Health & SafetyAs technology becomes a bigger part of children's lives, so does the need to pay attention to the health issues of using computers. Children need to be taught simple safety principles from the time they begin using computers. Don't overlook the obvious when children use computers:
For children as well as adults, bad posture can cause sore wrists, eye fatigue, headaches, neck strain and even back pain. Since kids may be using computers both at home and at school, there is the potential for problems to develop over time.
To prevent eye problems avoid flickering lights or glare on the screen, and look away from the monitor frequently. (This is true for video games also.) Get up and walk around (moving around rests both the eyes and the body), focus on a distant object, remember not to stare at the screen, and blink often.
adjustable furniture that fits the child. If you can't find sturdy,
adjustable furniture, have furniture available that fits the different
sizes of the children using it.
Viewing Distance:The monitor should be at least 2 to 2 1/2 feet from the child's eyes. To encourage children to maintain the proper distance make the screen easy to see and read at that distance. A larger size font or print on the computer screen, such as 14 or 16, may be helpful. The print can also be adjusted for boldness, color, and line spacing to make it easy to read.
The top of the monitor should be at forehead height so that the child looks slightly down. The child should not have to lean back or forward to see the work on the screen.
Time at Computer: Children should not be encouraged to spend lots of sedentary time at a computer. They should be encouraged to use their physical energy. Little kids wiggleso let them wiggle, stand up, sit on their knees, or change positions while working at the computer. If they continue to move around during their computer time, they will be healthier and have fewer injuries.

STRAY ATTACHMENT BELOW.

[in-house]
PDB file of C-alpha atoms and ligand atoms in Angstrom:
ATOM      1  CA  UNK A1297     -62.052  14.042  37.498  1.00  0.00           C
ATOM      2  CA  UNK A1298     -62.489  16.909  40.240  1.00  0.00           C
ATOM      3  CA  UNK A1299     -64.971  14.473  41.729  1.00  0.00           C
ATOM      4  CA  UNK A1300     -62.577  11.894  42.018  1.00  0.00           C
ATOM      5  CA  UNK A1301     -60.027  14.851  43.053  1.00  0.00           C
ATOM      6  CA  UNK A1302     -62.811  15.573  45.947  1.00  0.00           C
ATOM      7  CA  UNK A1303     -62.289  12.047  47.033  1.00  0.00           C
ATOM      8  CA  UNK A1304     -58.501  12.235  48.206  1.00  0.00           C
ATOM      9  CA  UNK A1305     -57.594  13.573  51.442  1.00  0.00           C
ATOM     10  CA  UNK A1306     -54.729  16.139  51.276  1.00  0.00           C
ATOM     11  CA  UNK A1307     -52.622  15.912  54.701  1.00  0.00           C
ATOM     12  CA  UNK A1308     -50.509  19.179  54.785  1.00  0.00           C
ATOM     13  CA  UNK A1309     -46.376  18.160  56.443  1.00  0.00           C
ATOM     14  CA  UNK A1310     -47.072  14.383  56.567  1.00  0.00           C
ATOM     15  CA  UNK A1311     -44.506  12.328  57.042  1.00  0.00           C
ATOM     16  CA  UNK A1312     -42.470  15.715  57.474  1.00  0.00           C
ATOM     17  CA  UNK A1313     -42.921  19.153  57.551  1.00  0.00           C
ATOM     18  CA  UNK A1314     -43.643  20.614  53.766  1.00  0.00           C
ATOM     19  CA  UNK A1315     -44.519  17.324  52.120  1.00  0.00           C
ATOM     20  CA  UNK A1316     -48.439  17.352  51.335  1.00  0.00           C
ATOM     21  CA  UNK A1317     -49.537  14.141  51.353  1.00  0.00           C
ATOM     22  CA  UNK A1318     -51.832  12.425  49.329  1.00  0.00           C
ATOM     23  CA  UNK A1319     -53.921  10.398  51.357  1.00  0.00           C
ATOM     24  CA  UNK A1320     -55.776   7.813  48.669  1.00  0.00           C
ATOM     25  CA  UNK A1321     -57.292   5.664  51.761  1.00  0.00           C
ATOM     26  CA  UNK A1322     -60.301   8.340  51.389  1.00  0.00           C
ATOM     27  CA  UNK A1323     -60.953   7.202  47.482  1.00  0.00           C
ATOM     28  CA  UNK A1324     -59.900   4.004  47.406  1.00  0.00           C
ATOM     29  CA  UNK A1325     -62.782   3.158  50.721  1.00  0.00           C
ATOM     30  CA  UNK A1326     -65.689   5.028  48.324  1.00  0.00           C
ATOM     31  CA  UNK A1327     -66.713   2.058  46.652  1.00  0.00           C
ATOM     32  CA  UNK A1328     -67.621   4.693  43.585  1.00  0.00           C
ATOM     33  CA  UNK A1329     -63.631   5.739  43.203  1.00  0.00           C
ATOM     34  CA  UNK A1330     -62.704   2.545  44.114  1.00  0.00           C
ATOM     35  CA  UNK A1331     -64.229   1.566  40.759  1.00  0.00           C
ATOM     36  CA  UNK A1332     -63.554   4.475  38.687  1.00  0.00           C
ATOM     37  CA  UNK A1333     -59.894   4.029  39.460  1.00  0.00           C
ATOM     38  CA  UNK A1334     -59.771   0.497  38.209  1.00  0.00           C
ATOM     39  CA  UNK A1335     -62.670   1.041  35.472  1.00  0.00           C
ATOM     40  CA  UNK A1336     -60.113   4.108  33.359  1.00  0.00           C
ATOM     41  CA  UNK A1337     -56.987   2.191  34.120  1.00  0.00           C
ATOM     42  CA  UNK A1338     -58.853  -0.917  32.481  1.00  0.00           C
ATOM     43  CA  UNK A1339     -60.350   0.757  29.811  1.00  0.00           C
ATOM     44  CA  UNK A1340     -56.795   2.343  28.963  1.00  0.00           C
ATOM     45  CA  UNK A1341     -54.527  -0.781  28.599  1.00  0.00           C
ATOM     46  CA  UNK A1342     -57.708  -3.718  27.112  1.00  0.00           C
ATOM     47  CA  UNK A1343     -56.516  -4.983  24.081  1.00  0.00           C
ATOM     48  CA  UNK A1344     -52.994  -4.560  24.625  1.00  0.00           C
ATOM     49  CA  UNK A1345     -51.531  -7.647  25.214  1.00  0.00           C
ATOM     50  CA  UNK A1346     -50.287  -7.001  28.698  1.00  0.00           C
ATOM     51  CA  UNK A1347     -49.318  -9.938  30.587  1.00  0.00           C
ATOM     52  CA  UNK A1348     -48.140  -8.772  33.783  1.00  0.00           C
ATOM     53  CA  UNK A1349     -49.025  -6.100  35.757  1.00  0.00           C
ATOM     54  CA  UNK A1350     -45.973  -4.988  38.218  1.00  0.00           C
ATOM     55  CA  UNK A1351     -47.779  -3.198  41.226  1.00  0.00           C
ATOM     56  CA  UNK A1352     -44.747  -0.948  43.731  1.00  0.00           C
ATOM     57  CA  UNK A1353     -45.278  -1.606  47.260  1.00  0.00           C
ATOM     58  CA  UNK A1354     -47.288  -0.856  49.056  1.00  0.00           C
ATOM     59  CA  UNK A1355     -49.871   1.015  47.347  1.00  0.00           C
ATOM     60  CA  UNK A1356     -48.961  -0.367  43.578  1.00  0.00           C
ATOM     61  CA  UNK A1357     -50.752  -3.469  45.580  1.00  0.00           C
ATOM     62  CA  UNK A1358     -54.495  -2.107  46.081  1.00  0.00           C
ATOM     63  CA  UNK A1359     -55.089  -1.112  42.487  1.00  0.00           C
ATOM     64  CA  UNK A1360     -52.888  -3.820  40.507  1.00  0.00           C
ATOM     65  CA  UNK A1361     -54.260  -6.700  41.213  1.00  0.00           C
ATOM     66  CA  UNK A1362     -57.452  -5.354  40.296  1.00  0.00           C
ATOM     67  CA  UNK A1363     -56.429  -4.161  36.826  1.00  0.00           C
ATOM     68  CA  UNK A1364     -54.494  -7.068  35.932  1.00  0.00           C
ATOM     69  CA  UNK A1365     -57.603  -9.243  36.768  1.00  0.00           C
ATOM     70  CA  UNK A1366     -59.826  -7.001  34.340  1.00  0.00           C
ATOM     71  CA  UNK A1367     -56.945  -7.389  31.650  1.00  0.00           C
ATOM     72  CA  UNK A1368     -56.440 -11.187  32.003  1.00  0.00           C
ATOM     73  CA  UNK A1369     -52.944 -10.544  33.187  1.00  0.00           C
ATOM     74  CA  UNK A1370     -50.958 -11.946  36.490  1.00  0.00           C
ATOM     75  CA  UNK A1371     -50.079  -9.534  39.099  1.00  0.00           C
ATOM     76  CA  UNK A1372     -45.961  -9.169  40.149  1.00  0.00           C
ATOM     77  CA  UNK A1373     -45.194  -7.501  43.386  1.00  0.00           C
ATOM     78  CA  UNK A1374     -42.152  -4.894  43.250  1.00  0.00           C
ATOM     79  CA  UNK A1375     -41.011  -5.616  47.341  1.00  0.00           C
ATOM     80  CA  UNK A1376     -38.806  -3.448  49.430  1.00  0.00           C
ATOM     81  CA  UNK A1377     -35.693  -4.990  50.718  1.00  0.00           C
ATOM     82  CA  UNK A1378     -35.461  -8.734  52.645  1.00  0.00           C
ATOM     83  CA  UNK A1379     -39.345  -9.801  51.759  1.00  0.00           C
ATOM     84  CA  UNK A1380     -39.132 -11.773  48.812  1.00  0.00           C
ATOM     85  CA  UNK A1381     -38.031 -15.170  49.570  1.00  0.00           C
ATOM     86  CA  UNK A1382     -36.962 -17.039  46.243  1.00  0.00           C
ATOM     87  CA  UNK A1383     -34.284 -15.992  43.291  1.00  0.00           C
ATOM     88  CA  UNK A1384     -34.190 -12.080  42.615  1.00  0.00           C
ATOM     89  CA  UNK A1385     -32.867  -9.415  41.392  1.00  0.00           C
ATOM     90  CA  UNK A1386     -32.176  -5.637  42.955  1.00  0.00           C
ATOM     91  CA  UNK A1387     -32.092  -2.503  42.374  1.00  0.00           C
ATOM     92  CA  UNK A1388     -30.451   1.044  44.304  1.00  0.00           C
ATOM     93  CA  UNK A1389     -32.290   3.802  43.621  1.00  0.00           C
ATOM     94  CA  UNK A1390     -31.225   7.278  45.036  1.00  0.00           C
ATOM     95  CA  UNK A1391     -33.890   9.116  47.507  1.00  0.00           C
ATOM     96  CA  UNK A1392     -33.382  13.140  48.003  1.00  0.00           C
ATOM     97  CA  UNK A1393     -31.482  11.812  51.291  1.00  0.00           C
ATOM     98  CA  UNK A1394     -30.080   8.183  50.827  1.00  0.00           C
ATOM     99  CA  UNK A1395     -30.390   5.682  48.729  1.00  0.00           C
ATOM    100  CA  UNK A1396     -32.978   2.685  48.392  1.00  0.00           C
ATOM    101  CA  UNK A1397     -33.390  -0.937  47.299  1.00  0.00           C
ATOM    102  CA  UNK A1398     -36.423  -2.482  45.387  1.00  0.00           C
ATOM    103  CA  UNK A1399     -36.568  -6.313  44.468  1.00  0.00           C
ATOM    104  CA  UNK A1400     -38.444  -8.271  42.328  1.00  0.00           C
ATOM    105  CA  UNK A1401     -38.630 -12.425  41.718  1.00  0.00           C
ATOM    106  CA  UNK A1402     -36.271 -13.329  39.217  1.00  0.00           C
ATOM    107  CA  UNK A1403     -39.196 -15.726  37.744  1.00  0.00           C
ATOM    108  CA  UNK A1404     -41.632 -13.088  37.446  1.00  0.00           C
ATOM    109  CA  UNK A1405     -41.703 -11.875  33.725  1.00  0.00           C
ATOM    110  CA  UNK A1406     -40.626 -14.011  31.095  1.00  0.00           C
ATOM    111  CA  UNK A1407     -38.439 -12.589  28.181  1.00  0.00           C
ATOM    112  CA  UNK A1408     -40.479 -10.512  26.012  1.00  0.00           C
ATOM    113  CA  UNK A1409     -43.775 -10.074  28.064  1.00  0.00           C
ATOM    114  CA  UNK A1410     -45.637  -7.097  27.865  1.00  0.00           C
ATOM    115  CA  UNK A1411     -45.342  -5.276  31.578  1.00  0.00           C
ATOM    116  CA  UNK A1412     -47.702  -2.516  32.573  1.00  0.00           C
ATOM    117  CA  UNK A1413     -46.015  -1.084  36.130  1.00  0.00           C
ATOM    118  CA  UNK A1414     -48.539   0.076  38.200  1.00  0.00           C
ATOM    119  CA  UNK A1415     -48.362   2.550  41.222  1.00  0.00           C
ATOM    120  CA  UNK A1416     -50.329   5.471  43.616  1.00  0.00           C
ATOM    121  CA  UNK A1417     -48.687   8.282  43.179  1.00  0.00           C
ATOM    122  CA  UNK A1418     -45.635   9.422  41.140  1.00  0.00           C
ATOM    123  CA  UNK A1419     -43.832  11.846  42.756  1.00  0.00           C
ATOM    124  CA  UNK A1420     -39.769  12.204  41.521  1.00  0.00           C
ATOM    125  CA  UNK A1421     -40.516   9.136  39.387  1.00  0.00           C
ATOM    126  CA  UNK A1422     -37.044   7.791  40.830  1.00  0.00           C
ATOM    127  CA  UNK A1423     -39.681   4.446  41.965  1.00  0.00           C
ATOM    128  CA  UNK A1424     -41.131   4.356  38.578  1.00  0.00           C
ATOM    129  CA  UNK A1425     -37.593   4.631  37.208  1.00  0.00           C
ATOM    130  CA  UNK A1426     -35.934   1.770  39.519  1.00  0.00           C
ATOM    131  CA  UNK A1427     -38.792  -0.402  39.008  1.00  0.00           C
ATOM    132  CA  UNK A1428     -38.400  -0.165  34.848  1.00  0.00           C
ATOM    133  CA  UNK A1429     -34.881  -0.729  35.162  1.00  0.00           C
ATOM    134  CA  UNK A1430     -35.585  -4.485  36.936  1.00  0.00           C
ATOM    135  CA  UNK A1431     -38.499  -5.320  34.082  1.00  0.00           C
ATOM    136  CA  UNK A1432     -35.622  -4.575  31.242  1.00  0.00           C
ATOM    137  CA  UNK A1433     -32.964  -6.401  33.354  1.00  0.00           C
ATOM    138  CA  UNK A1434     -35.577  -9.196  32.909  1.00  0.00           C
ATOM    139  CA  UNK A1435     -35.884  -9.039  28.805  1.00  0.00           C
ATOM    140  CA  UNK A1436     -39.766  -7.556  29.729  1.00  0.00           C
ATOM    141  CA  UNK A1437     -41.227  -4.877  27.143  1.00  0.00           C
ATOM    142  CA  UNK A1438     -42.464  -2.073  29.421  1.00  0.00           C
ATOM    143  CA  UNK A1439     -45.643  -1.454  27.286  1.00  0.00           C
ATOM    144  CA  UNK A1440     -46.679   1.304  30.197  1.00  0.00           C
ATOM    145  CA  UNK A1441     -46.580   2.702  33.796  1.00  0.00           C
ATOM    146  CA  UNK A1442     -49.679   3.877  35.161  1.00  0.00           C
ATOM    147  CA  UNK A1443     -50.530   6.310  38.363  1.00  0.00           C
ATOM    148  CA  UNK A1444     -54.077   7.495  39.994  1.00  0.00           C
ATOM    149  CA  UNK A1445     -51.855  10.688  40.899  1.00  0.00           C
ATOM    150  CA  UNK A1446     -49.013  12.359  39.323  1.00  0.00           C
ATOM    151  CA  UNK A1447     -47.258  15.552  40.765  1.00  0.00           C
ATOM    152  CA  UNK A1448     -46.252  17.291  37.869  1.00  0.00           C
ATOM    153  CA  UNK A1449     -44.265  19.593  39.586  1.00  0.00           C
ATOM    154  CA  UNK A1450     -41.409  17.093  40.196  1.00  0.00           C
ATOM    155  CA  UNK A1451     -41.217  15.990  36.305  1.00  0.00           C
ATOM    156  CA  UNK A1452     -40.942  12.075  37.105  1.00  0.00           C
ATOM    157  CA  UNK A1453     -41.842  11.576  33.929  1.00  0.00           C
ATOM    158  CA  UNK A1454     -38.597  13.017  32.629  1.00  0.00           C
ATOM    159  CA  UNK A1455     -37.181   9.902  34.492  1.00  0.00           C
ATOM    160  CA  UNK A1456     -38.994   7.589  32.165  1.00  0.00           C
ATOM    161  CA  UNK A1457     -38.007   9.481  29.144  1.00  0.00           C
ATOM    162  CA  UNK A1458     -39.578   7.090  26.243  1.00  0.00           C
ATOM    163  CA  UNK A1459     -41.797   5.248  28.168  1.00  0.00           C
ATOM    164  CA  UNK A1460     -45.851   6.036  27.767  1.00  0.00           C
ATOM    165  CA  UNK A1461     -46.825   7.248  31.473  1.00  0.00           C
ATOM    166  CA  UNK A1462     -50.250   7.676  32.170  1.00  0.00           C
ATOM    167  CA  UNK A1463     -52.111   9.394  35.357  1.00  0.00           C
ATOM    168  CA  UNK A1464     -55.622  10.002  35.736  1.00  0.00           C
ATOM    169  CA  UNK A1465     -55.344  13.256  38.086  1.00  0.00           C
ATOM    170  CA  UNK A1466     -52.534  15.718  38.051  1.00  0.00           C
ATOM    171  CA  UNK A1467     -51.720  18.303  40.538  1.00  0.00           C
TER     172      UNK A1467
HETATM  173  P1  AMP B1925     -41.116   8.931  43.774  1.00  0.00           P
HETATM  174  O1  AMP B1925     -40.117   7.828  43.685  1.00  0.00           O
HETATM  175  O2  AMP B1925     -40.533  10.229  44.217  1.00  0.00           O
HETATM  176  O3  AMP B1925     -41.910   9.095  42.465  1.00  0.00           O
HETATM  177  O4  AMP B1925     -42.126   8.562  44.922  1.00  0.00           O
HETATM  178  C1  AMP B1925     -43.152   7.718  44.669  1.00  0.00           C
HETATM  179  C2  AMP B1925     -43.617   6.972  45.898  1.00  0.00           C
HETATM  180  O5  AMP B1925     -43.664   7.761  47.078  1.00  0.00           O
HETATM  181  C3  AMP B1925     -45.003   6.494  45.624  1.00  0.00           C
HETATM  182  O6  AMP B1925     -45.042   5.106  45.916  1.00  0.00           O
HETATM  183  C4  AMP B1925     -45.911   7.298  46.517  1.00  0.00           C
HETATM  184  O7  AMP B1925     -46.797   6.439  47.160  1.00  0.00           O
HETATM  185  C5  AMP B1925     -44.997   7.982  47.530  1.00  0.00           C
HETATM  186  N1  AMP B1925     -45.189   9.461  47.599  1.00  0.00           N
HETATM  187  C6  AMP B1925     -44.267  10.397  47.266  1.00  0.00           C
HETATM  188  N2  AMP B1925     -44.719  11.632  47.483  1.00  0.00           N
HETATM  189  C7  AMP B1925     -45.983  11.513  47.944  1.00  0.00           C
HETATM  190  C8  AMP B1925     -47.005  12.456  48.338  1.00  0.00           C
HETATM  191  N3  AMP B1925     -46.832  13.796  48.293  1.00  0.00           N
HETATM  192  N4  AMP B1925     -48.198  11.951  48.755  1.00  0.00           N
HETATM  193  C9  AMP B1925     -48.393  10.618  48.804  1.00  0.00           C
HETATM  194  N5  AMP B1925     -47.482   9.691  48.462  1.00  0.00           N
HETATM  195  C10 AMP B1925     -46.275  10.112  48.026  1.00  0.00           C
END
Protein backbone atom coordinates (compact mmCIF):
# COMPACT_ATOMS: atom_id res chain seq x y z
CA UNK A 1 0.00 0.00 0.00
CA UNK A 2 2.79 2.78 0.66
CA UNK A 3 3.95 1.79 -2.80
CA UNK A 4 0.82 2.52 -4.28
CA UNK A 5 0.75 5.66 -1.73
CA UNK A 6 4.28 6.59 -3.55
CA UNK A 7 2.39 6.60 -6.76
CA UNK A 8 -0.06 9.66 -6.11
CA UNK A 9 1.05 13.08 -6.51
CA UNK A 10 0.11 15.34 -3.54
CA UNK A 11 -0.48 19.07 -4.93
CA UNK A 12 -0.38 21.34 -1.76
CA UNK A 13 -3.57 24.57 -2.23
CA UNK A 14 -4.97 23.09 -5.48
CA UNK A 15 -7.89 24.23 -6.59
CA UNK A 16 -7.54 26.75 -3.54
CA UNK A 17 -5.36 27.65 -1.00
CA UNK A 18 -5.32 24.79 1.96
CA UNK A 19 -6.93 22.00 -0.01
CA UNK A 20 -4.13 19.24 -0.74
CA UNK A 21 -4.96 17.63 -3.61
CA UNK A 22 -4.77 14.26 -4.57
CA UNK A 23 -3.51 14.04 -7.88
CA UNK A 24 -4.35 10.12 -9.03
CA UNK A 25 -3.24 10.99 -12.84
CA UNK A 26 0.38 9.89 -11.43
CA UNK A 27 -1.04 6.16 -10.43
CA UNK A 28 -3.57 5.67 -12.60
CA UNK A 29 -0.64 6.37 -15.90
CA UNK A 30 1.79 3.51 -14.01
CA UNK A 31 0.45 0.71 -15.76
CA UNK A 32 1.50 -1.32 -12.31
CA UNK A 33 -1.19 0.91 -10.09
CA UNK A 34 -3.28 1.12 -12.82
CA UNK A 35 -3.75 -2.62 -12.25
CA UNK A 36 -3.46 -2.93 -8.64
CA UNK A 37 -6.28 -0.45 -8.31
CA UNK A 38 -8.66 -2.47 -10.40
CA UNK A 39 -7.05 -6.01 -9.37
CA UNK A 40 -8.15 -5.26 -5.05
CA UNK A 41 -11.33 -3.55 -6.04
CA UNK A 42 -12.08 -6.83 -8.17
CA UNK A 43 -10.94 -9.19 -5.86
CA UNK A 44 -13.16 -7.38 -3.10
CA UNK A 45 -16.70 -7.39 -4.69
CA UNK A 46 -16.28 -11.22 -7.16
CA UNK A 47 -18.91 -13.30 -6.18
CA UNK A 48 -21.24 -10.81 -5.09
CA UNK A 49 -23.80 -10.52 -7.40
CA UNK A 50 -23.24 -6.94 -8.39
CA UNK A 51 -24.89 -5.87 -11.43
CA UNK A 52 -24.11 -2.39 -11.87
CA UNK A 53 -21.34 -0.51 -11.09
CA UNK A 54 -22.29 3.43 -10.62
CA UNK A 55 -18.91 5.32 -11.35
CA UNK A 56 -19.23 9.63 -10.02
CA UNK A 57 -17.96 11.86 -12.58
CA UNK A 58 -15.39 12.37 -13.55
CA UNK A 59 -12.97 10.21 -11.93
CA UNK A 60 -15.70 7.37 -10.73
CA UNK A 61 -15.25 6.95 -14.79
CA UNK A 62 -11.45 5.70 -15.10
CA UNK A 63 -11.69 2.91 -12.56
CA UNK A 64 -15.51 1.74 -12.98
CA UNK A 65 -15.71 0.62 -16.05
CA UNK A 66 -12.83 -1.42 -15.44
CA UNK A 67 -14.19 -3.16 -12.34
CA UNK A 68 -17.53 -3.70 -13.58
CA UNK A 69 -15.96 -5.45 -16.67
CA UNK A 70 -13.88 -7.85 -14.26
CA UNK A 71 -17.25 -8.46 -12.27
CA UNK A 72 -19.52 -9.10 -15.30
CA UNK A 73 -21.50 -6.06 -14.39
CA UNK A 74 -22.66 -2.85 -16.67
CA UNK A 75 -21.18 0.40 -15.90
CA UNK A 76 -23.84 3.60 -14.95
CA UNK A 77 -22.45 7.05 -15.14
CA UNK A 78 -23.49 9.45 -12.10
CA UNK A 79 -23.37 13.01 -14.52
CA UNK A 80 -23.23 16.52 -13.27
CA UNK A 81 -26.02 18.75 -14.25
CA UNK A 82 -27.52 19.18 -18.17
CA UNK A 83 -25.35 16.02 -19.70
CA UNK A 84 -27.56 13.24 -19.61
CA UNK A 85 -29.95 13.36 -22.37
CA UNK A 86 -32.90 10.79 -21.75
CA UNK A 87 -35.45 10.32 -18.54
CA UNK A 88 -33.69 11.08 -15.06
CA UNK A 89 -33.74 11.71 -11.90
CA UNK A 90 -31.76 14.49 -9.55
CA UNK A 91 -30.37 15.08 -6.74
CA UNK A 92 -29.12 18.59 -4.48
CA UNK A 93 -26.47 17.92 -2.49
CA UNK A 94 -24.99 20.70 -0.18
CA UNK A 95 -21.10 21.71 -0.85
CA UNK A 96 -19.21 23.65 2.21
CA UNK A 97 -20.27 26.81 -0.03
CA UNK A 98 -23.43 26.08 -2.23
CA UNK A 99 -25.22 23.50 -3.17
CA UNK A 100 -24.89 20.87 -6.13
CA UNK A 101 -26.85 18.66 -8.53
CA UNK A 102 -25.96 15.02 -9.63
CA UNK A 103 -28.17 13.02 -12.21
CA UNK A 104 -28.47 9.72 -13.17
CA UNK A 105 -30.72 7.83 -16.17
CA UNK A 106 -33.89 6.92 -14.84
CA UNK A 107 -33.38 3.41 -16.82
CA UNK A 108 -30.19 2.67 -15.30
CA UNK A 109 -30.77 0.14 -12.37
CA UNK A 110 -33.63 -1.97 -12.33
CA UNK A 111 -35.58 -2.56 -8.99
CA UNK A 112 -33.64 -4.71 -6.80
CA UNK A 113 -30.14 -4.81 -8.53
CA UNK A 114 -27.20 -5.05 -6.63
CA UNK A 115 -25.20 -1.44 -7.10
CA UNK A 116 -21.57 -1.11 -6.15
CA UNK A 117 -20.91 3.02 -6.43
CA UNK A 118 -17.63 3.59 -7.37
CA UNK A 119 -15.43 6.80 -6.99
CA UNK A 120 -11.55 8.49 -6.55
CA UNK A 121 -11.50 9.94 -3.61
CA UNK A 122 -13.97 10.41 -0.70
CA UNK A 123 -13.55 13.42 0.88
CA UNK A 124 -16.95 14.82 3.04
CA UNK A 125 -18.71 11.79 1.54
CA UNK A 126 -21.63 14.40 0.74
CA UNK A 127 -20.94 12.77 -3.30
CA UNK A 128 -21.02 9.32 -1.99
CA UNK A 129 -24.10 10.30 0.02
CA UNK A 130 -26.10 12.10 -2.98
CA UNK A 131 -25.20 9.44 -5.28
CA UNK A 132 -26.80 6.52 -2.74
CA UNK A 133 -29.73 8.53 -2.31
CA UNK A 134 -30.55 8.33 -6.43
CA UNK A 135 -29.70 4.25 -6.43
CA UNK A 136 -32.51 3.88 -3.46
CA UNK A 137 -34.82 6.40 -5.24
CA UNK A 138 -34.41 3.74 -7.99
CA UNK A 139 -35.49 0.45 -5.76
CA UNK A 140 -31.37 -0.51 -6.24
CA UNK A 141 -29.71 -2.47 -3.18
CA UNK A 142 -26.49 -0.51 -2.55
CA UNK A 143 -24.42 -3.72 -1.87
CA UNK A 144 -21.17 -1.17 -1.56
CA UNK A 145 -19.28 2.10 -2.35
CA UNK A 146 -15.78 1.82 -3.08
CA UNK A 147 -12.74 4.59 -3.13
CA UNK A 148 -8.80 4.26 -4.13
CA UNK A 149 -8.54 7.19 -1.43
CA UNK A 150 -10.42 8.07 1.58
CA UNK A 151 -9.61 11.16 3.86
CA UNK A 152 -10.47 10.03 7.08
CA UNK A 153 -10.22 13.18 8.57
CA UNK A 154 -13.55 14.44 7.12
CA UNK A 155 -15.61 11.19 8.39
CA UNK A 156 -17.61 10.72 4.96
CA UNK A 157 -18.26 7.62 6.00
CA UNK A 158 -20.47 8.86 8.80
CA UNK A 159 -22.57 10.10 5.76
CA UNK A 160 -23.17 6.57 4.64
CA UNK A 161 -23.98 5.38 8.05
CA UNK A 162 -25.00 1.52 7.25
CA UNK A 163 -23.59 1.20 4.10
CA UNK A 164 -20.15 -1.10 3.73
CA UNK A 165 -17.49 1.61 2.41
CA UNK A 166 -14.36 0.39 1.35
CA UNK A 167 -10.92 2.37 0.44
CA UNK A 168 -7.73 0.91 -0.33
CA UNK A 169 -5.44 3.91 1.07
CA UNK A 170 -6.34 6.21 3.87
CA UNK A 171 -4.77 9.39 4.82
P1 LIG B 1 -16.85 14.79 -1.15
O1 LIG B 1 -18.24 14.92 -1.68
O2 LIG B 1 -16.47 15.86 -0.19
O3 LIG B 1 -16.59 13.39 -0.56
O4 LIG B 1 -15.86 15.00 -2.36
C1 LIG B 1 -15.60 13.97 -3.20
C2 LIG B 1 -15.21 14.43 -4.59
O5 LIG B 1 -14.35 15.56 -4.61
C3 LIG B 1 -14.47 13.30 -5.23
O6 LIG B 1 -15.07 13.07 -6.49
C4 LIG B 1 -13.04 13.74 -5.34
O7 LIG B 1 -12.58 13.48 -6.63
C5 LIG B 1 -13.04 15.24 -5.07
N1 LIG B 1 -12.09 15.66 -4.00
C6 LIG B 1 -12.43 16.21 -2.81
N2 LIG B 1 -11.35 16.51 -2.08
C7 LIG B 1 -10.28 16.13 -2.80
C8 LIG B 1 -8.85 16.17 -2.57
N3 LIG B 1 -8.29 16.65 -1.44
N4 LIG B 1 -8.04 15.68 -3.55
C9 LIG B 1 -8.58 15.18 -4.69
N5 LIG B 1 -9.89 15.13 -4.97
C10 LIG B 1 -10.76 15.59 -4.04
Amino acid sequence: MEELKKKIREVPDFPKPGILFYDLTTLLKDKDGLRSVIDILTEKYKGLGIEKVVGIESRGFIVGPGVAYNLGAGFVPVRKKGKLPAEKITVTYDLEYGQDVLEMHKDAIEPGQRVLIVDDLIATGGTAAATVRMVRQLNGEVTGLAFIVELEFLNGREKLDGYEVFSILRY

Seat Height and Posture: The child should sit high enough so that his or her arms bend at 90º angles when typing or using the mouse. If the height of the chair is not adjustable, use cushions, foam rubber, or even a phone book on the seat to raise the child up high enough. If the child wants to stand or sit in a more comfortable position, that is all rightsitting up straight may not be the most comfortable posture for the human body. The correct posture for working at a computer is one that provides comfort and circulation to the back, arms, legs, and neck.
Footrest: If the child sits in a chair and his or her feet do not touch the floor, use a footstool or footrest to prevent feet from dangling and cutting off the circulation in the legs. Use cushions, phone books, or boxes if a footrest is not available.
Mouse, Touch Pads
and Rollerballs: Most computer mice are built to fit adult hands,
not child-sized hands. Try to find a mouse that fits small hands,
and place it within easy reach of the child.
Keyboards: Child-sized or notebook keyboards are best for young children because the keys are small and close together. The keys should need only light pressure so that keyboarding does not tire their hands and so that children don't pick up the bad habit of pounding keys to get them to work.
Internet Safety ConcernsAt this age children's time spent at the computer will be relatively brief. Place computers in open, accessible areas and monitor children's use of the computer. Any use of the Internet should be under adult guidance.
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